IFRC


Viet Nam Red Cross Society launches the World Disasters Report 2014

Published: 17 October 2014 15:29 CET

By Kate Roux and Ly Nguyen, IFRC

In 2013, Viet Nam witnessed 14 flood and storm events – the largest number over a given year in the past decade – with 4.13 million people affected. By comparison, in 2006 there were eight flood and storm events with approximately 2 million affected.

Although the figures increased significantly, early warning mechanisms and risk reduction efforts have helped save more lives in Viet Nam, through investment by the government and humanitarian partners such as the Red Cross. The launch of the World Disasters Report 2014 in Hanoi on 16 October, was another effort made by the Viet Nam Red Cross Society with support from the International Federation of Red Cross and Red Crescent Societies (IFRC).

“The World Disasters Report this year provides us with a more comprehensive understanding of disaster risk reduction which enables greater coordination at home and abroad, including with Red Cross and Red Crescent Movement partners,” said the President of Viet Nam Red Cross, Nguyen Hai Duong. “As the Report points out, understanding local attitudes and beliefs is integral to organizations bringing about sustainable behavioral change.

Contributions on the topic of culture and risk were made by  representatives from the Centre for Sustainable Rural Development, the World Bank Group and Development Workshop France (DWF). Le Duc Nam, former deputy director of the Directorate of Water Resources, Ministry of Agriculture and Rural Development, linked the cultural focus of the Report with the elderly, in recognition of International Day for Disaster Risk Reduction 2014.

Together with the Viet Nam Disaster Management Centre, the Red Cross is currently working with practitioners to enhance knowledge on how cultural factors affect the behavior of communities when they face the risk to disasters.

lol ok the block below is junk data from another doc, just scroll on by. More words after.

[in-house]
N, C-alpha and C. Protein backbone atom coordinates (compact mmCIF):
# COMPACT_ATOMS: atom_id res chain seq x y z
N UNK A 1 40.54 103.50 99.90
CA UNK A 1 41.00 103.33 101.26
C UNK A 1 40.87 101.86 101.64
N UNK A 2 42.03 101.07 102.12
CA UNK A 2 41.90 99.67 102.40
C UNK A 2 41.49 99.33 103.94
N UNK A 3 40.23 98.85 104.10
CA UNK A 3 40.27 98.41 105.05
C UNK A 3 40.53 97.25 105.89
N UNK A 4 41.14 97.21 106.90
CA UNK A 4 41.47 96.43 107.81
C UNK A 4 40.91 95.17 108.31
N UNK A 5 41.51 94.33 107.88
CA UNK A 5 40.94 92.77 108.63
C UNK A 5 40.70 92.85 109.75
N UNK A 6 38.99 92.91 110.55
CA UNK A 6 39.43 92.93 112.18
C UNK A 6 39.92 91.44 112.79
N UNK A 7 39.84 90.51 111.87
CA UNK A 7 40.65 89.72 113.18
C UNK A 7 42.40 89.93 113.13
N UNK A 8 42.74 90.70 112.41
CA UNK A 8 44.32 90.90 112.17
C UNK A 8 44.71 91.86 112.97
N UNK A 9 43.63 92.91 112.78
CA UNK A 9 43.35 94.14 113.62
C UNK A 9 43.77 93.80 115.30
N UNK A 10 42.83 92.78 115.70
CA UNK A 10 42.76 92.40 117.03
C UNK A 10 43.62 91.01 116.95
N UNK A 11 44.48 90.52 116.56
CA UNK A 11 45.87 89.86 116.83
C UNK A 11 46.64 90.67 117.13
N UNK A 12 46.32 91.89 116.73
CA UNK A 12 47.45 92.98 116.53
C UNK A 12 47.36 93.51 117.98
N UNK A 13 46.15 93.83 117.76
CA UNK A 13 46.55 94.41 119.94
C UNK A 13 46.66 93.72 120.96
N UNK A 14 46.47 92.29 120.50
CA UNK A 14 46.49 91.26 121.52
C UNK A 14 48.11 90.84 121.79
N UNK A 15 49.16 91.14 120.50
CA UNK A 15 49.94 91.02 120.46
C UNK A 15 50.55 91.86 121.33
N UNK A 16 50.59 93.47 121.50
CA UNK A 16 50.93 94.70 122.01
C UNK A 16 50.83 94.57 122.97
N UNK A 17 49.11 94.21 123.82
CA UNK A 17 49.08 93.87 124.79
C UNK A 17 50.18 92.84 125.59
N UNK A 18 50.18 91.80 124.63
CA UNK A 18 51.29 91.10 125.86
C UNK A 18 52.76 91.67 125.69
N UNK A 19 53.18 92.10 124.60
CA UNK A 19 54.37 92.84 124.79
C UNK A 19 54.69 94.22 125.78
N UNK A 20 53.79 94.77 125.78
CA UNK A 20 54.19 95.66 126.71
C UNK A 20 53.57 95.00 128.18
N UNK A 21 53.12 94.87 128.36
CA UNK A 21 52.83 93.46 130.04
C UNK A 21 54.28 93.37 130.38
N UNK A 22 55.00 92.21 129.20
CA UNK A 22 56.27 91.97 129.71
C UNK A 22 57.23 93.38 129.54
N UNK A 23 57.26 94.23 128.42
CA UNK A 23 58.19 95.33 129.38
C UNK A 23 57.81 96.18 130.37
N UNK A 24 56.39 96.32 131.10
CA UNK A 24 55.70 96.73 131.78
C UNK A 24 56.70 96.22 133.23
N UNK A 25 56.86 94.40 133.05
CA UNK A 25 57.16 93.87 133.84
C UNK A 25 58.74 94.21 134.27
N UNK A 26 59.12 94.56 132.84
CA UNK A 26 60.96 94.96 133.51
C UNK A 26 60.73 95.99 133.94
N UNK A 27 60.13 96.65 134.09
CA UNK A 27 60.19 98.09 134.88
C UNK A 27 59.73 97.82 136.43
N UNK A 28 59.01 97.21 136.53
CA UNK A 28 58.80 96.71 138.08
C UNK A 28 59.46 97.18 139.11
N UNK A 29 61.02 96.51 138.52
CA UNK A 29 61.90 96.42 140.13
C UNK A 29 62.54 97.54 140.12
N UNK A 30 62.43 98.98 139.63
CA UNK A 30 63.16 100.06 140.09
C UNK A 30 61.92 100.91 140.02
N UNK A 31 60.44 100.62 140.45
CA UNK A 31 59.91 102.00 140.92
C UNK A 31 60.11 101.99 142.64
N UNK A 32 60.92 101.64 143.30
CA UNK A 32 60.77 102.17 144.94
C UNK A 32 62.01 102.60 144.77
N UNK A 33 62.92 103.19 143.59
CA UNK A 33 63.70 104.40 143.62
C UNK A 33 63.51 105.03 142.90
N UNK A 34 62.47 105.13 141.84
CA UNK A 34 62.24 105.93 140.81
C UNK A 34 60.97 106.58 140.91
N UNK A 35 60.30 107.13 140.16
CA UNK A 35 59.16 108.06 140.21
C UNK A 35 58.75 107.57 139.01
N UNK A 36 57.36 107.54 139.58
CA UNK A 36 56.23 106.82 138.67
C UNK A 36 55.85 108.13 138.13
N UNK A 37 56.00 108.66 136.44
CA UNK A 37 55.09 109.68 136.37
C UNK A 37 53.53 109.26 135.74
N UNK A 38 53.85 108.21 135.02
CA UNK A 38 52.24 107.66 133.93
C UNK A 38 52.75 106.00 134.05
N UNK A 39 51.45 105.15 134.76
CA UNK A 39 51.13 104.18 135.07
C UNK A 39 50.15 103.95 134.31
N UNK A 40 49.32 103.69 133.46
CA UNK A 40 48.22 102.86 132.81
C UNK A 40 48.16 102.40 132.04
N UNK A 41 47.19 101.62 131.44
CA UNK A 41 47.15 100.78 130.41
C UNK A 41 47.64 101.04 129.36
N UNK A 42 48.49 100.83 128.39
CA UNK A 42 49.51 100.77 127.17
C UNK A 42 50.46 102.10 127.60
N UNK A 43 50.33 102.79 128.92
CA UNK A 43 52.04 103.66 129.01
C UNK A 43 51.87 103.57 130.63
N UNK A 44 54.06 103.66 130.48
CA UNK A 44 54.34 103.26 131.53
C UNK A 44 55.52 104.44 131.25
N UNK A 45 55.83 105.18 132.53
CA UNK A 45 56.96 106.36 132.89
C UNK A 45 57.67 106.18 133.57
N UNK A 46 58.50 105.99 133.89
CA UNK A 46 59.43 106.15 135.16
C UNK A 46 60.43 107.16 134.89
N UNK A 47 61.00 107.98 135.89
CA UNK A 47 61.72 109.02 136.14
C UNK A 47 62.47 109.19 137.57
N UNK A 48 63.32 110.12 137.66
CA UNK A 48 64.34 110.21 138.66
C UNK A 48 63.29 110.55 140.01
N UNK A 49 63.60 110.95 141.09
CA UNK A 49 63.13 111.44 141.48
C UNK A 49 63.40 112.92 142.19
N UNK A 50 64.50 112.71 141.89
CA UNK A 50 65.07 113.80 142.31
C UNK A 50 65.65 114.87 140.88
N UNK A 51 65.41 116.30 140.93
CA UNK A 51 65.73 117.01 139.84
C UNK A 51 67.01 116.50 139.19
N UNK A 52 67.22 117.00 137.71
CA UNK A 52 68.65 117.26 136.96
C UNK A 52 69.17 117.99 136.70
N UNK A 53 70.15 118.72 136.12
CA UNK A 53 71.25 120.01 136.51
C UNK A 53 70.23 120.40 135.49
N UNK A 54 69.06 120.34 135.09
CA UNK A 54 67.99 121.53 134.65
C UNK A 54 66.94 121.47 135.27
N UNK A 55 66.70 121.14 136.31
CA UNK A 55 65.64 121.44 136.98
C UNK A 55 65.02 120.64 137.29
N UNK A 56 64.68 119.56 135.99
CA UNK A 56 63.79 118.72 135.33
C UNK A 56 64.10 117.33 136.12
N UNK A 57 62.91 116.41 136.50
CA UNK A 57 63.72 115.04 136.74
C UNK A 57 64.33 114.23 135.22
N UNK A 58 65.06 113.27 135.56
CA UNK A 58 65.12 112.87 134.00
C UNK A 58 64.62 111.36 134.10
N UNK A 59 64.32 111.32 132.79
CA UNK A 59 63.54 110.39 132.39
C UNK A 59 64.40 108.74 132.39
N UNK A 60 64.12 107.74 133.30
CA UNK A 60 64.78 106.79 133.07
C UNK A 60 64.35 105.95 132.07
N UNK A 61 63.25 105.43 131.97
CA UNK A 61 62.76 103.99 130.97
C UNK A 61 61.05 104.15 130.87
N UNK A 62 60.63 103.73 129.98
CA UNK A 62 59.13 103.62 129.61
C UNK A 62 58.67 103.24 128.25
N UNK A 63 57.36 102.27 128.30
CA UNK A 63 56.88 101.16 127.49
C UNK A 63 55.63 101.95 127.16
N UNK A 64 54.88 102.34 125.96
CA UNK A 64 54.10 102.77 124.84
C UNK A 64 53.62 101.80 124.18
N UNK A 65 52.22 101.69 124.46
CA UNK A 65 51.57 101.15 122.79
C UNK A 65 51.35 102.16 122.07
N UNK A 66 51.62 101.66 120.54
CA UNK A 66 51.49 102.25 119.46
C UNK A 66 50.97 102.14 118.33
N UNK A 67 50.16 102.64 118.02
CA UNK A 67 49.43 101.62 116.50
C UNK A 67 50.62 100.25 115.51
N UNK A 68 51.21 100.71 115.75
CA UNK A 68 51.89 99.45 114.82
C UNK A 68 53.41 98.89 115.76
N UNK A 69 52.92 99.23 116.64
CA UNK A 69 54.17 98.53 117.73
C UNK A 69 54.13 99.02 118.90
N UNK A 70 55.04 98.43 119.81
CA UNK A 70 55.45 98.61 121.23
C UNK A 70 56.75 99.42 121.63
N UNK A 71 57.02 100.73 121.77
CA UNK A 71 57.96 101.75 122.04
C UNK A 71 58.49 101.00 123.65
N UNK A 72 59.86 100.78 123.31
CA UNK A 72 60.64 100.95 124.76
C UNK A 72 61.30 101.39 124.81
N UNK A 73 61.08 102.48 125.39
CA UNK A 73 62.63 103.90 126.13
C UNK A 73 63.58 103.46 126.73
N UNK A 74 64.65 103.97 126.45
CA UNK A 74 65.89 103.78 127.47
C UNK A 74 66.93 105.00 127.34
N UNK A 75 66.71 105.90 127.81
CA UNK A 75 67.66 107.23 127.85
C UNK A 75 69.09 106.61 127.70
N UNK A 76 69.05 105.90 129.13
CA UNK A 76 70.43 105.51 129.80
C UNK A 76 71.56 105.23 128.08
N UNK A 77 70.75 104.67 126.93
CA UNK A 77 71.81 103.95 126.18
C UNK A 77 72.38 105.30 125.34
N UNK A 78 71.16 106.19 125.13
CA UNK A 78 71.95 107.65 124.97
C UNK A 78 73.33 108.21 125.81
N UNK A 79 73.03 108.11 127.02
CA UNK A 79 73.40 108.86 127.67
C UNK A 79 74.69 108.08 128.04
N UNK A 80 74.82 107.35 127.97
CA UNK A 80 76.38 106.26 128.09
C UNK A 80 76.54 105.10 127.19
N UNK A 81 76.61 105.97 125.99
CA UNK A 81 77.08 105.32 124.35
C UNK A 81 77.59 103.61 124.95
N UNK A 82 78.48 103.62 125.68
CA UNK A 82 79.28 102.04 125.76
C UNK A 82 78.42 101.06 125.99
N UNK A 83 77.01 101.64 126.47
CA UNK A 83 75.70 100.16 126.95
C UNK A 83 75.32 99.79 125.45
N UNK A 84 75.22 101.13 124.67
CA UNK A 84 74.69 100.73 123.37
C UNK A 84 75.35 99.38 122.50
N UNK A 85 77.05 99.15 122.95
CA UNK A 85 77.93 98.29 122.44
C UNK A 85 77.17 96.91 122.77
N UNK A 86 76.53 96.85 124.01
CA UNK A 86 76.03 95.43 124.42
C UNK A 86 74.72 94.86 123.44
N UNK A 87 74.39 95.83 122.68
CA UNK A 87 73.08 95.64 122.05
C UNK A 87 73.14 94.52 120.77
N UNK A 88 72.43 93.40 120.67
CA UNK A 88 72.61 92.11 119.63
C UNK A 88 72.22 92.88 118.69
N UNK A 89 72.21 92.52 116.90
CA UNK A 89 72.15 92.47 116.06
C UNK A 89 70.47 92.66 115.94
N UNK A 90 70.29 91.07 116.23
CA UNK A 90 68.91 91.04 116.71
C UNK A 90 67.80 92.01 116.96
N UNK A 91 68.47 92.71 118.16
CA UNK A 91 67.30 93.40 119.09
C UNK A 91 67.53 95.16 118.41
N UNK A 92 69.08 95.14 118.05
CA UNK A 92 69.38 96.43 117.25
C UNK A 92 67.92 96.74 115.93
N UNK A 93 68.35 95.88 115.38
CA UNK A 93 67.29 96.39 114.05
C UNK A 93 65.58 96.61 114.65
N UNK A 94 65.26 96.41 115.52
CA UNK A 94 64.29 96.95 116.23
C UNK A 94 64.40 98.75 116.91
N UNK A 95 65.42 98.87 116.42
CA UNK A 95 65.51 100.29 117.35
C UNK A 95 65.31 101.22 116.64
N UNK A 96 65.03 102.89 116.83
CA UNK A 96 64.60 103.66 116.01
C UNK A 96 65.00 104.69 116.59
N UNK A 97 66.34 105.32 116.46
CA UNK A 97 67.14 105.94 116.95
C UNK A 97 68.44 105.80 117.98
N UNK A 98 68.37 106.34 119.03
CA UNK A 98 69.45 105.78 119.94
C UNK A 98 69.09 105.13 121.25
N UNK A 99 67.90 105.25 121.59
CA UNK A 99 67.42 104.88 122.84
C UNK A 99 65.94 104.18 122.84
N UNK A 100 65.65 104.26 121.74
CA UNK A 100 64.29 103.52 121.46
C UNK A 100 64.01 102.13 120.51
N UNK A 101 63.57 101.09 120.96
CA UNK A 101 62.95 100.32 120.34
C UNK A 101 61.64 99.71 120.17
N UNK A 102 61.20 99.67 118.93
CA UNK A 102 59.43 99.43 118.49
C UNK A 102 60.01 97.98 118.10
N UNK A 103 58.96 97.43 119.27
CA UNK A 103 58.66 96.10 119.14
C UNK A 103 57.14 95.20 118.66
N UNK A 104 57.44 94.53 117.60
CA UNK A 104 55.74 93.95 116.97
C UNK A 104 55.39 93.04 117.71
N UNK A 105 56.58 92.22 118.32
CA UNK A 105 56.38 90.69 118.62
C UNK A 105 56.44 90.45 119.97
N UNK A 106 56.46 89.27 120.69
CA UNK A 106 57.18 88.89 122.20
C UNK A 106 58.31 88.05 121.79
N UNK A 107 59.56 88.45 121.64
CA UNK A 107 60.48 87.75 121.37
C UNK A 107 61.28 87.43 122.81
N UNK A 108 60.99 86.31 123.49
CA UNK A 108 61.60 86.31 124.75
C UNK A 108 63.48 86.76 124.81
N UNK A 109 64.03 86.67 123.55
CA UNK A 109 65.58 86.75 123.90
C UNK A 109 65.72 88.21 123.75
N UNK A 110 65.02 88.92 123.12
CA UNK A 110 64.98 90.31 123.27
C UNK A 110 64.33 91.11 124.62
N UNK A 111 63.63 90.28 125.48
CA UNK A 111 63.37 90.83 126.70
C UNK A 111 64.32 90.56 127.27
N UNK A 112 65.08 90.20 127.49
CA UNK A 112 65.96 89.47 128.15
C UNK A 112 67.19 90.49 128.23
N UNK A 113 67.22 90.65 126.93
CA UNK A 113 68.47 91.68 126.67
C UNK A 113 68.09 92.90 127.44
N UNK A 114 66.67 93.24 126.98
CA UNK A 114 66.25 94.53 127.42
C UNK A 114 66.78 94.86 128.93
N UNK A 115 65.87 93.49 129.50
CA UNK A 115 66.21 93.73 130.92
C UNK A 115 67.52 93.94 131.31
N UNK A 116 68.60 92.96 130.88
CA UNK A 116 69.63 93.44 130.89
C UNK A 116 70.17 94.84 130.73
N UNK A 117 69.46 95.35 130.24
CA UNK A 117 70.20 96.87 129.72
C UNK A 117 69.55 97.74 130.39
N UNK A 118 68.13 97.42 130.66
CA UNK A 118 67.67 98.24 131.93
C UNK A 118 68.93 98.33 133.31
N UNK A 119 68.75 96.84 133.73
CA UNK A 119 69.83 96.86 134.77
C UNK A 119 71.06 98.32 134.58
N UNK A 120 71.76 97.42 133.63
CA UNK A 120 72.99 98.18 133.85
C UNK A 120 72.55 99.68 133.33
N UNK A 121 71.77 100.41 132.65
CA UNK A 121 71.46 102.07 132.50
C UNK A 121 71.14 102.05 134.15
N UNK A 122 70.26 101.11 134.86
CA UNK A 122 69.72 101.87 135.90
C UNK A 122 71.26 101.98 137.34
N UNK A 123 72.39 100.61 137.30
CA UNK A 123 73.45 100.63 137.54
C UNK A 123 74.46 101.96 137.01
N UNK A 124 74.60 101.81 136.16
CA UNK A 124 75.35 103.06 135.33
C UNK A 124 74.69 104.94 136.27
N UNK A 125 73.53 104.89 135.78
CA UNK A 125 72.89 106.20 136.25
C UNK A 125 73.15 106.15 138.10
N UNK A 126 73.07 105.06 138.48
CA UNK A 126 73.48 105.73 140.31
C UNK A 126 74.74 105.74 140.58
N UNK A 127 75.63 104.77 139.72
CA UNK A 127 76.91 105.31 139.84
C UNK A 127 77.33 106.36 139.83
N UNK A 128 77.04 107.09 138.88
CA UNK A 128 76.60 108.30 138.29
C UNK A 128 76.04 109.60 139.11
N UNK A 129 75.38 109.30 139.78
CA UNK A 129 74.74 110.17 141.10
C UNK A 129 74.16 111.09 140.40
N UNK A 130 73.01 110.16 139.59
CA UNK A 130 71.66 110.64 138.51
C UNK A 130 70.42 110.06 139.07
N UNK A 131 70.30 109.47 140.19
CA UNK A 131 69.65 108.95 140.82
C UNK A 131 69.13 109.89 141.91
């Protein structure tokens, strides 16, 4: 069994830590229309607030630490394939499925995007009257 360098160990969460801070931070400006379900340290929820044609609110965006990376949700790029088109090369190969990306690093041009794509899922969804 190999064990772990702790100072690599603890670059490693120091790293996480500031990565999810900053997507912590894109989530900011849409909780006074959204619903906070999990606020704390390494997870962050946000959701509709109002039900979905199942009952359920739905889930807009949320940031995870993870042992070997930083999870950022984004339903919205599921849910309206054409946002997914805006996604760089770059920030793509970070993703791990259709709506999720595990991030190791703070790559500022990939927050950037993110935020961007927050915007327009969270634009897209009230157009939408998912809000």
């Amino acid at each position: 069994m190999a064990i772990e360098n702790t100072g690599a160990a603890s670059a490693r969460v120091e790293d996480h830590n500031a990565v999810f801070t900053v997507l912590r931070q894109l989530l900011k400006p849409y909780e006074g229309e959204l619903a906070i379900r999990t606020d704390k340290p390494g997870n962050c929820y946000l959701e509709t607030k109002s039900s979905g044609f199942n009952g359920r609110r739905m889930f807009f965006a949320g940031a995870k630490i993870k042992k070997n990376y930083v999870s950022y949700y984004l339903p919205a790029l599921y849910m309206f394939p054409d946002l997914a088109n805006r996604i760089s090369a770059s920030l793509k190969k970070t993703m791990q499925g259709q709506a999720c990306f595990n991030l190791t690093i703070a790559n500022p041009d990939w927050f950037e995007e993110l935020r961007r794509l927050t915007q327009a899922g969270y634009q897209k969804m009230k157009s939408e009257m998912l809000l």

“The Report highlights how culture can both increase and decrease vulnerability and affect disaster response and recovery programming,” said Michael Annear, IFRC representative for Viet Nam. “The issue is relevant in this part of Southeast Asia, and taking the opportunity to openly discuss the issues today helps us remain progressive in our current programming.”

Madhu Raghunath from the World Bank also highlighted various risk reduction projects being implementing with a cultural focus, such as a campaign that educates communities on disasters through traditional theater and dance performance. Guillaume Chantry from DWF demonstrated how community participation in post-disaster shelter reconstruction is not only inclusive, but creates culturally appropriate housing options.

For more information on the WDR launch in Viet Nam or the Viet Nam Red Cross please contact the IFRC country representative Michael Annear or communications officer Ly Nguyen.




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